Who is most likely to get anthrax? You might be thinking soldiers, people who work in high government positions, etc.
But you would be wrong. Try people who work with animal skins!
Anthrax is a bacterial infection that comes in three forms: skin infection (rarely fatal if treated), gastrointestinal (sometimes fatal, depending on how quickly treatment is started), and respiratory. Respiratory anthrax is the one that gets all the press and fear. This is the form that can be used as a bio-weapon. Historically, death rates were placed at 92% for respiratory anthrax, but the 2001 attacks in the US showed that with prompt treatment death rates can drop significantly.
The anthrax vaccine has had a less than stellar history and has been plagued by problems from its beginning. Louis Pasteur is credited with the first anthrax vaccine, but his first vaccine for the disease was not what he represented to the public and in fact, took the findings of another scientist and passed them off as his own. The vaccine developed in the last part of the twentieth century has been implicated in Gulf War Syndrome and opponents (including other scientists) have cited a lack of research and proof of efficacy. In fact, research from members of the armed forces shows that adverse reaction rates for the anthrax vaccine are as high as 85%, not the 30% the manufacturer claimed and that women have higher rates of adverse reactions than men.
Curiously, this is a vaccine that is now mandated for all members of the military on active deployment in places that are considered a bioterrorism risk. (The only exceptions are a few medical conditions such as pregnancy or a history of Bell’s Palsy or Guillain-Barre syndrome.) Why is this curious? Because more civilians have died from domestic anthrax attacks than members of the armed forces since the anthrax attacks of 2001 were actually perpetrated by an American scientist who had spent 20 years working on the anthrax vaccine. The last natural death from anthrax in the United States the case of a California weaver who had the misfortune to work with some infected wool from Pakistan. In 2008, a drum maker from the UK developed anthrax from working with infected animal skin and died. (Same article as previous reference.)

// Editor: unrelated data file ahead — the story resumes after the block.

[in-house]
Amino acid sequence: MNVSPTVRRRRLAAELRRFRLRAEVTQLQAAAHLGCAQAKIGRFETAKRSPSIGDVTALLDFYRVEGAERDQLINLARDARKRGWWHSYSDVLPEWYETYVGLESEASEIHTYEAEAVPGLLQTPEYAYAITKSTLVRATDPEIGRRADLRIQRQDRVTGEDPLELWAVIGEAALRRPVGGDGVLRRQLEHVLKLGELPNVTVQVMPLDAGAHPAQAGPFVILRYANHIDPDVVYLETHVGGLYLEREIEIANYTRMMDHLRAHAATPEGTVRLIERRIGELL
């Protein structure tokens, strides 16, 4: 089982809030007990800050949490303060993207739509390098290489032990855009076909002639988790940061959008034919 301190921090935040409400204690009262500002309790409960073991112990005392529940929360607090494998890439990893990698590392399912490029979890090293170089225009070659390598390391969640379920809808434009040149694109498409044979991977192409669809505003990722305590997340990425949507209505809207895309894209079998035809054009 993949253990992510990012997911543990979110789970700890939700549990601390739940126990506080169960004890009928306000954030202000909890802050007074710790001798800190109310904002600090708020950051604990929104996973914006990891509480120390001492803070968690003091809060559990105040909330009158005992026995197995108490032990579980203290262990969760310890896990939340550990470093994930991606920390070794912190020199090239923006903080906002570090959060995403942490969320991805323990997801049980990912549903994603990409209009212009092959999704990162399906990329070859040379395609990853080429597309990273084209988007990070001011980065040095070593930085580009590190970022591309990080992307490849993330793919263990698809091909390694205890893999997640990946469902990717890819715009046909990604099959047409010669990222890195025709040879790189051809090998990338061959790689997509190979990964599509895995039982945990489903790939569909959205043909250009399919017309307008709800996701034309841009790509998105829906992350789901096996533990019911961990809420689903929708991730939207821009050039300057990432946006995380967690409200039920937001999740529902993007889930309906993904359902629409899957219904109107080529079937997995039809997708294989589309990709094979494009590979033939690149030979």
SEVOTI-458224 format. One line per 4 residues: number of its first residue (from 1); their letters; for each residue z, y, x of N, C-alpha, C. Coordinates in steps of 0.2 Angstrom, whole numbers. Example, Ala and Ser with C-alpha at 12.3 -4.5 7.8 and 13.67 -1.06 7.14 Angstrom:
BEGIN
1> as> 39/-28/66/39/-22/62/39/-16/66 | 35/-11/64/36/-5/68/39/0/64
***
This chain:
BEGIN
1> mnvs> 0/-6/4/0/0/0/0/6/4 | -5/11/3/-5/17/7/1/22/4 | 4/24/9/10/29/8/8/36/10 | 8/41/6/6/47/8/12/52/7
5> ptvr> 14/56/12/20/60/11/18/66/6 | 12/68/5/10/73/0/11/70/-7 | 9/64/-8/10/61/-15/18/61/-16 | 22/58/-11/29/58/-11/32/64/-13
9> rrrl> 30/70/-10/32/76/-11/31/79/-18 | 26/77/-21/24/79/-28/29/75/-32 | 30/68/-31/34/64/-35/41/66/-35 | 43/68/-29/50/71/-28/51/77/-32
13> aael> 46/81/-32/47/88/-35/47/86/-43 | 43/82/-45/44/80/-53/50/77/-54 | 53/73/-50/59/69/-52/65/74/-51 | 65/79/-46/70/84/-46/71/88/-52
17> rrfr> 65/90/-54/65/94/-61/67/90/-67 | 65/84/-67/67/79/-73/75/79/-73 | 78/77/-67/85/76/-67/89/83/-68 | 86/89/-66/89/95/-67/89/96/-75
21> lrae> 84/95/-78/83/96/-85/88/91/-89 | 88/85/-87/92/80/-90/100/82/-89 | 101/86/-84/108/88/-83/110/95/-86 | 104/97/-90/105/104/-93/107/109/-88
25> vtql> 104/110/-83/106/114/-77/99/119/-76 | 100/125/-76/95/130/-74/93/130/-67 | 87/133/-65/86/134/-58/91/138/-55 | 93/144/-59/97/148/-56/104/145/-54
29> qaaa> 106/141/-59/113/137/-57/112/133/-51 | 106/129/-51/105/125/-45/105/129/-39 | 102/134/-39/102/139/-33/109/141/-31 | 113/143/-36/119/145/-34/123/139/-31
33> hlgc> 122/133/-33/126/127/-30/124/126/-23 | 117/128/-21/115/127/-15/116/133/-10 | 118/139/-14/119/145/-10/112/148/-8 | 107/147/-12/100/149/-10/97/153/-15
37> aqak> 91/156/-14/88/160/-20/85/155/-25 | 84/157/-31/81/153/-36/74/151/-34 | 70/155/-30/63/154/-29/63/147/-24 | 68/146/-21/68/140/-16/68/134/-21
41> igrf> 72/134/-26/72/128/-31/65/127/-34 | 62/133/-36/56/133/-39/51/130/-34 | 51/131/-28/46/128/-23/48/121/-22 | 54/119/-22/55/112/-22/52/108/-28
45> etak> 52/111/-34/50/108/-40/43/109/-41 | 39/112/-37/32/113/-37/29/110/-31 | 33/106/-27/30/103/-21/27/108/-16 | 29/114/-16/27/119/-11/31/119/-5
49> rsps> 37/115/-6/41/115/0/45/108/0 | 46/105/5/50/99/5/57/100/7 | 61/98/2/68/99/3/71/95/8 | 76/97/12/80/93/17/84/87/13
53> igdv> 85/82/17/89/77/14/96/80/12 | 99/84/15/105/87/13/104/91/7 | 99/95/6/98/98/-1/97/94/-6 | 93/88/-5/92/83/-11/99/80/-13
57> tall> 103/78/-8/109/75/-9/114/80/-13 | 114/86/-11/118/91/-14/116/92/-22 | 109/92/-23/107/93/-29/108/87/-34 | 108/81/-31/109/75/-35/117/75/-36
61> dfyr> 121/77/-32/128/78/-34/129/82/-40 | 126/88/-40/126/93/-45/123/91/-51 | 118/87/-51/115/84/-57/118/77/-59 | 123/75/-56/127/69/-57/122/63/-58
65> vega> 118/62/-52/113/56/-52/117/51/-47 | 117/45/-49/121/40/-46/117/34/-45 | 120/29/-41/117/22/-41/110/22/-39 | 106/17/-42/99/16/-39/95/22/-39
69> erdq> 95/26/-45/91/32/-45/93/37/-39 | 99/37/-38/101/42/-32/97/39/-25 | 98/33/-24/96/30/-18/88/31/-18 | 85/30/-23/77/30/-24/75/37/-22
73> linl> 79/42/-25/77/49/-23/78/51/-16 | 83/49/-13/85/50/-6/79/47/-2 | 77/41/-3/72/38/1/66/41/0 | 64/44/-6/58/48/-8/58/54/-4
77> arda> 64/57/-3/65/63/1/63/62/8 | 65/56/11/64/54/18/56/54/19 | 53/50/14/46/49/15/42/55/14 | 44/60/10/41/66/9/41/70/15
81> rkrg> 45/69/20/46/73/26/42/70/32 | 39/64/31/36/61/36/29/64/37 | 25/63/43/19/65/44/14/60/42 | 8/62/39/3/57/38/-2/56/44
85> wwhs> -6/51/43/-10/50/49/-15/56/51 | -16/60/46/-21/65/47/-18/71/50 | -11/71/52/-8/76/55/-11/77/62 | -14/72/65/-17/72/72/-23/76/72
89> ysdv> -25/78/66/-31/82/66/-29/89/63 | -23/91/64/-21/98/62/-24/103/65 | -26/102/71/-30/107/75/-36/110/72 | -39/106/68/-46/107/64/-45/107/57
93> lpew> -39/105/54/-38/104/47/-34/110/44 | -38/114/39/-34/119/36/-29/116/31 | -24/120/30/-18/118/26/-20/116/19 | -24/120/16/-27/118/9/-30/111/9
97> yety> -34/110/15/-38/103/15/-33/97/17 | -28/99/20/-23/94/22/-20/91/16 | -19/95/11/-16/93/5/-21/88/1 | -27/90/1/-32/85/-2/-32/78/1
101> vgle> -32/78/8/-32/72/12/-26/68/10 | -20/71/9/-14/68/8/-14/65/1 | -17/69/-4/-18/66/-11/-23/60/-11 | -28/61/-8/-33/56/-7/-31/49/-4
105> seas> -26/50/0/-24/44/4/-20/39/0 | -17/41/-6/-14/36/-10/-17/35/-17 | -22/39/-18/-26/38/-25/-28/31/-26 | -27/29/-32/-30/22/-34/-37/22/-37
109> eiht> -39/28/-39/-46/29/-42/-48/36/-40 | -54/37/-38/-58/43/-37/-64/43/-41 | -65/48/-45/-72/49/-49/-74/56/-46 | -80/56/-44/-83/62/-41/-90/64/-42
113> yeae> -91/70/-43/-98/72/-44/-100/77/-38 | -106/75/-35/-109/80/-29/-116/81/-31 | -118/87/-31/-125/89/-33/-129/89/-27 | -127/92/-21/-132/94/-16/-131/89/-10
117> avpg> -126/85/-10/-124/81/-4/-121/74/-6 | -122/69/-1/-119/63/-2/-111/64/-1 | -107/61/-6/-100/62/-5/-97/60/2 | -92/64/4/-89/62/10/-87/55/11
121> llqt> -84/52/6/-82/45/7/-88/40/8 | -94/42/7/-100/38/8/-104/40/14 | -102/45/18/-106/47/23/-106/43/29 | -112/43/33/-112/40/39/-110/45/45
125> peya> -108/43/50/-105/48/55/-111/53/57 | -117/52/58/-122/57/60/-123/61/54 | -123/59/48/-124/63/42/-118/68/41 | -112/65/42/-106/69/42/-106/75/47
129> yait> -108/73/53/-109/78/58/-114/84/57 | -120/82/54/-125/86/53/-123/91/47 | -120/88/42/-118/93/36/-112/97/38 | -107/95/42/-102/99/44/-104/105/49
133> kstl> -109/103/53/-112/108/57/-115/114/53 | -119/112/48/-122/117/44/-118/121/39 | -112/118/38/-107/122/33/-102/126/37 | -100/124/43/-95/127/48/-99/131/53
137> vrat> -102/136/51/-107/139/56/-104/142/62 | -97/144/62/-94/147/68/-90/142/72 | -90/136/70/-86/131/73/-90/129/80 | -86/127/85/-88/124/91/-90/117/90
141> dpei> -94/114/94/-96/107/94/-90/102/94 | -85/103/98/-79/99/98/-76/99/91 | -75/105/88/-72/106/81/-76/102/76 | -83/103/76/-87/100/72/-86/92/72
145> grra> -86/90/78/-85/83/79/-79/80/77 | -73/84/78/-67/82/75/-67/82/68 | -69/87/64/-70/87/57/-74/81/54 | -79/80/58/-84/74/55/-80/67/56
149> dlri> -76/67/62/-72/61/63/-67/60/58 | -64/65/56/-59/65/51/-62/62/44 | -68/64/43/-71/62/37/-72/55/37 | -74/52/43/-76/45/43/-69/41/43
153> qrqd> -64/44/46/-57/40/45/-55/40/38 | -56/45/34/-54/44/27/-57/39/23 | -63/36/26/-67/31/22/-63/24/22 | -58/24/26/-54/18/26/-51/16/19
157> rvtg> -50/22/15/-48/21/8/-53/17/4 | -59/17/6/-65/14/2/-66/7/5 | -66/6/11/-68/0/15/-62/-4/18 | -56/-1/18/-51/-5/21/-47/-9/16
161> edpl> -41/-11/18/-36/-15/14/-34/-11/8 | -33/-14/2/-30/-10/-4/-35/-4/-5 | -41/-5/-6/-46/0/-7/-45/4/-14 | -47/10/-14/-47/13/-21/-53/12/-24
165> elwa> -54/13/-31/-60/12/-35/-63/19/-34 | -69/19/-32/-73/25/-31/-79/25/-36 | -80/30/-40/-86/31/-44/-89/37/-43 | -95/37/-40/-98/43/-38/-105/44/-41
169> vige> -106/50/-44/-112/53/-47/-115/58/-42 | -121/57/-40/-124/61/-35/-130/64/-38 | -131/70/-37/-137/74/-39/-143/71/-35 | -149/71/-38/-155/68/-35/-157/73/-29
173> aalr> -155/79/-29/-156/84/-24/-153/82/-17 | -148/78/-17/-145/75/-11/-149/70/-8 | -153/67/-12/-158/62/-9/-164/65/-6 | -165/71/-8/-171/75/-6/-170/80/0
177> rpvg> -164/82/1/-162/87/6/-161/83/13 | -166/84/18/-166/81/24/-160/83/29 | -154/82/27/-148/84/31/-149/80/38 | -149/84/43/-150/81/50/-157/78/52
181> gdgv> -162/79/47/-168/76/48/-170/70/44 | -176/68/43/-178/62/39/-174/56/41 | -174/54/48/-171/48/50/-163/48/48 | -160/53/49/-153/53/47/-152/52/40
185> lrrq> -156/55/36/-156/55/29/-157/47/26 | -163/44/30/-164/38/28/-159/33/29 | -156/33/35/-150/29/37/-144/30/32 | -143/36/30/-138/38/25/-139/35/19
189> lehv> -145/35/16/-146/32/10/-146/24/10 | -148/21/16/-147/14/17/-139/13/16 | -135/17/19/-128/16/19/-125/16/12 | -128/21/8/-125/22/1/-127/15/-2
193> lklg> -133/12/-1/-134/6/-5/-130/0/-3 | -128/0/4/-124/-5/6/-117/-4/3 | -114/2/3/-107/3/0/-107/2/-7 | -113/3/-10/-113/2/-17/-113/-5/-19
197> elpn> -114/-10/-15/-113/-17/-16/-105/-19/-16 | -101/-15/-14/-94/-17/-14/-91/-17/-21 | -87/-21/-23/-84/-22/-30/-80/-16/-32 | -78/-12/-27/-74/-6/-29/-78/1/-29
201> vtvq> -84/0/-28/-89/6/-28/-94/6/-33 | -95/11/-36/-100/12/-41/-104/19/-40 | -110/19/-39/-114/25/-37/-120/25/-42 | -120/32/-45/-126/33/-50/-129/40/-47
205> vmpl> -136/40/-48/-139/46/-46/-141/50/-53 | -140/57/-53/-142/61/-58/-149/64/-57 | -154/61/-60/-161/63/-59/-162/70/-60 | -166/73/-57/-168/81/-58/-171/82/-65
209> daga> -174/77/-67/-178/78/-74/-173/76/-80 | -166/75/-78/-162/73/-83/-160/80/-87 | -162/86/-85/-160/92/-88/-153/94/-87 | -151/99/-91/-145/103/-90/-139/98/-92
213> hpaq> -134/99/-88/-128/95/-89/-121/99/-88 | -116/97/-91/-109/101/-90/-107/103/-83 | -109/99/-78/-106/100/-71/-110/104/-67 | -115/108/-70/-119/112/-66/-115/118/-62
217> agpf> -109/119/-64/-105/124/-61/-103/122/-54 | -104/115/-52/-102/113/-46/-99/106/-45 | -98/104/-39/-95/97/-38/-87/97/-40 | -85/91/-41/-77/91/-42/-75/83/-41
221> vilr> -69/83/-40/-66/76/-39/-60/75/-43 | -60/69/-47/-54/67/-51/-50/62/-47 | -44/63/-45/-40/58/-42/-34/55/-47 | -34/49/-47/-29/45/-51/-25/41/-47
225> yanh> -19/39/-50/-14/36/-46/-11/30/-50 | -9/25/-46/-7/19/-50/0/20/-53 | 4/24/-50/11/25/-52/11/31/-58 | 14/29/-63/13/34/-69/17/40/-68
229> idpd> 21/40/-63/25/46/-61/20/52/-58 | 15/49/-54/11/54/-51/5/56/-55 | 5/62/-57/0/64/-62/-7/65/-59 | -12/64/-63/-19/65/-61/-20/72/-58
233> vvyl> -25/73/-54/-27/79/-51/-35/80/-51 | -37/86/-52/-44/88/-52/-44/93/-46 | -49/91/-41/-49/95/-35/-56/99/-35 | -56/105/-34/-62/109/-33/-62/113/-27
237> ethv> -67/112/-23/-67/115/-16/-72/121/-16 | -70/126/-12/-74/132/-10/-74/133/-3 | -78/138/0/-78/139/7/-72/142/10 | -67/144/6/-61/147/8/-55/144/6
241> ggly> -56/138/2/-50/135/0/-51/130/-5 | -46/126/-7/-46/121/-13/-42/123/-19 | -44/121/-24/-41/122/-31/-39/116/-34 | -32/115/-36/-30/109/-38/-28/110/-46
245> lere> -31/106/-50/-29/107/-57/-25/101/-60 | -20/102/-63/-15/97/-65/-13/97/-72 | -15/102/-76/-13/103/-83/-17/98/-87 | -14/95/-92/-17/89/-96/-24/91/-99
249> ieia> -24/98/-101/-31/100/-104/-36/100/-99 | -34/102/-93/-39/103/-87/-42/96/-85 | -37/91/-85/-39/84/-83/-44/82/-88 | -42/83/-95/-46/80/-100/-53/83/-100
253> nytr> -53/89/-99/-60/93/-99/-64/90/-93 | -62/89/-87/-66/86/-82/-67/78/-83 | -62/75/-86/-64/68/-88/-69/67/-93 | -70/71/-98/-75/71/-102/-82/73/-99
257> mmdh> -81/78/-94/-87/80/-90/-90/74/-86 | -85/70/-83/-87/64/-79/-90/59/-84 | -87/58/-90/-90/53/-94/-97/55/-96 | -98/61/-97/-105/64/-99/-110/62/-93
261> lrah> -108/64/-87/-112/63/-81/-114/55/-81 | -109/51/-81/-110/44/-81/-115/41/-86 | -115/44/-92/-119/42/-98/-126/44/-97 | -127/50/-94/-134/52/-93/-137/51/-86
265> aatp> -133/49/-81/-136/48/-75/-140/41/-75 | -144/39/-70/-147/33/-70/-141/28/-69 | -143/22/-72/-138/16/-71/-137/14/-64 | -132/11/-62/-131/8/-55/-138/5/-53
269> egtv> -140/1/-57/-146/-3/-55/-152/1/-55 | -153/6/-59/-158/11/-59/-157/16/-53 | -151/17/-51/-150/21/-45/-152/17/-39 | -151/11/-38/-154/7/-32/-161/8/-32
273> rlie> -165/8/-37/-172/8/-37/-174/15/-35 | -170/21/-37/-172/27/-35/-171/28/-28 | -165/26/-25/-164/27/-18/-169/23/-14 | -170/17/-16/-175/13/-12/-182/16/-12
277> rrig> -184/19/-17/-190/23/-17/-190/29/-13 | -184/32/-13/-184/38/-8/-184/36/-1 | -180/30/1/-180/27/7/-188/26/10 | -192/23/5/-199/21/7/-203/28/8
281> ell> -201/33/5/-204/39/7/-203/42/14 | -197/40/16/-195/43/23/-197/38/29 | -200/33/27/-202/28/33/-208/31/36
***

In 2009, there was a case of gastrointestinal anthrax from a young woman who participated in a drumming circle. She recovered completely after two months in the hospital, but this case actually raises some interesting questions about the transmission of anthrax. The CDC found that two of the drums used at the drumming circle tested positive for anthrax and 187 people were determined to have been exposed. Of the 187, only a single case of anthrax was reported. All participants were offered antibiotics and an anthrax vaccine. One person accepted the antibiotics and vaccine, 36 people accepted antibiotics, 26 declined both the antibiotics and vaccine, and 21 were lost to follow up. So while many were exposed and only person accepted vaccination, only one person actually got sick, which may indicate that certain conditions have to apply to develop the illness. Since several people accepted antibiotics, but no vaccine and did not get sick, is it possible that antibiotic prophylaxis could be started in the event of anthrax exposure rather than a mandatory vaccine?
Anthrax is not covered by the Vaccine Injury Compensation Program, so if you are injured by it, you can’t receive compensation. There are however, 91 cases that have been filed against unqualified vaccines. How many of these may be related to anthrax we don’t know. What we do know is that the chance of catching anthrax is extremely low and little research seems to be going on for alternatives to a vaccine that has been criticized by other scientists.